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Urban Tribes: A scathing book review

A potentially important sociological trend is developing — more and more people are deferring marriage until later and later in their lives. The period between “college” and a “new family” continues to grow wider. Likely the product of the social and civil reforms of the 60s and 70s, this large sector of single, college-educated, professionals deserves study; it could have significant impact on a society and an economy that are geared more towards marriage and raising families. Somebody should write a book about this emerging force, who they are, where they came from, and where they’re going.

Unfortunately, Urban Tribes is not that book. I first wrote about urban tribes almost a year a half ago, when I came across a web site promoting the book, which was then very much a work in progress. My post inspired some discussion in the comments. A couple of months ago, the book’s author, Ethan Watters, emailed me, having stumbled upon my blog post, and asked if I’d be interested in reading an advance copy of the book. I said yes.

Considering such interest and generosity, I was really hoping to like the book. However, I cannot in good conscience recommend it. The book’s one strength is calling attention to an important emerging trend. However, Ethan’s handling of the topic left me very disappointed.

The bulk of the book is a pastiche of Ethan’s memoir about his own urban tribe and anecdotes from people who wrote to him about their urban tribes. Both the memoir and the anecdotes are dull, and their suitability for this topic are questionable. If you’re writing about an emerging social trend, you’ve got to get beyond individual’s stories and relate the underlying patterns and data that support your thesis.

If you’re going to take the memoir and anecdote approach, then you better have some riveting tales to tell. The prose in Urban Tribes is slack, whether it’s Ethan navelgazing about his experiences in an urban tribe (okay, fine, you were known as being a dating disaster, let’s move on), or the superficial anecdotal quotes from those who wrote to him. I

Also, when addressing a new concept, it doesn’t hurt to define what it is that you’re talking about. I now know about Ethan’s trips to Burning Man, but I still haven’t read a satisfactory definition of an urban tribe.

Sprinkled around the edges are brief mentions sociological data about urban tribes, and some references to academic researchers who say stuff that he thinks is interesting in the light of urban tribes. Such allusions carry little weight, so I left the book wondering if Ethan has spotted what is truly a significant trend, or if it’s just a small vocal group of people who think their particular life situation is f-a-s-c-i-n-a-t-i-n-g.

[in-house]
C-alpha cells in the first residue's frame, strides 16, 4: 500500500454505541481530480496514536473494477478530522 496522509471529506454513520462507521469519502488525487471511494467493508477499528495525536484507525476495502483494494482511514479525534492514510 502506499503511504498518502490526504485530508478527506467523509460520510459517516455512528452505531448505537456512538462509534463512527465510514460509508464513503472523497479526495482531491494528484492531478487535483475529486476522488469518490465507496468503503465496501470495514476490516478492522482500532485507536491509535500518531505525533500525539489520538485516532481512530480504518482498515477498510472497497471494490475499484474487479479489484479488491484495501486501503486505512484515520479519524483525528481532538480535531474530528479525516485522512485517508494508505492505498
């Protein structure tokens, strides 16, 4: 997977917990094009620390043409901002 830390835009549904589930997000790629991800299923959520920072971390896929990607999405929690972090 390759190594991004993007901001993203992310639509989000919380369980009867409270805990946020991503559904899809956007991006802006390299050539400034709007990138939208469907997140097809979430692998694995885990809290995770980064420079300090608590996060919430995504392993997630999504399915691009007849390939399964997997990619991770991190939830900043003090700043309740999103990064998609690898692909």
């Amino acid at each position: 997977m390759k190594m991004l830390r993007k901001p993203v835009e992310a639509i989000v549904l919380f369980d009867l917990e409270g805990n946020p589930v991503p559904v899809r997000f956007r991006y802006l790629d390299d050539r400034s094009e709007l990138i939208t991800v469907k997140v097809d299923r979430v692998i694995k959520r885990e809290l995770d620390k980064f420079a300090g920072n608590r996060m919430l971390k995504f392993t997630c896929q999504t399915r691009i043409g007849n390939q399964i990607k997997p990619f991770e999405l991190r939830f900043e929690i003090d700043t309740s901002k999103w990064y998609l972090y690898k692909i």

I guess what upsets me most is this book seems lazy. His work biography says he’s a magazine writer, but I guess that’s not the same as a journalist. The bulk of his information comes from his own uninteresting life or from stuff emailed to him. His few attempts at getting out there, such as when he flies to Philadelphia to witness an urban tribe, fall flat when he realizes there’s little he can draw from his observations.

Where the book most shamefully falls down is placing the “urban tribe” within any larger context of social trends. The urban tribe is likely a result of social changes of the 60s and 70s. I would guess that the burgeoning equality of women is the paramount influence. In addition, the American economy has evolved such that it’s economically more challenging to be married with kids. In the past, a single wage-earner could buy a house and support a family. Nowadays, both parents must work to keep up. Faced with such a prospect, is it no wonder that folks aren’t rushing into such a costly lifestyle?

Ethan offers no sociological perspecive though, instead just returning again and again to the notion that “in the past” we were “supposed” to get married right out of college, and these days we don’t seem to be doing that.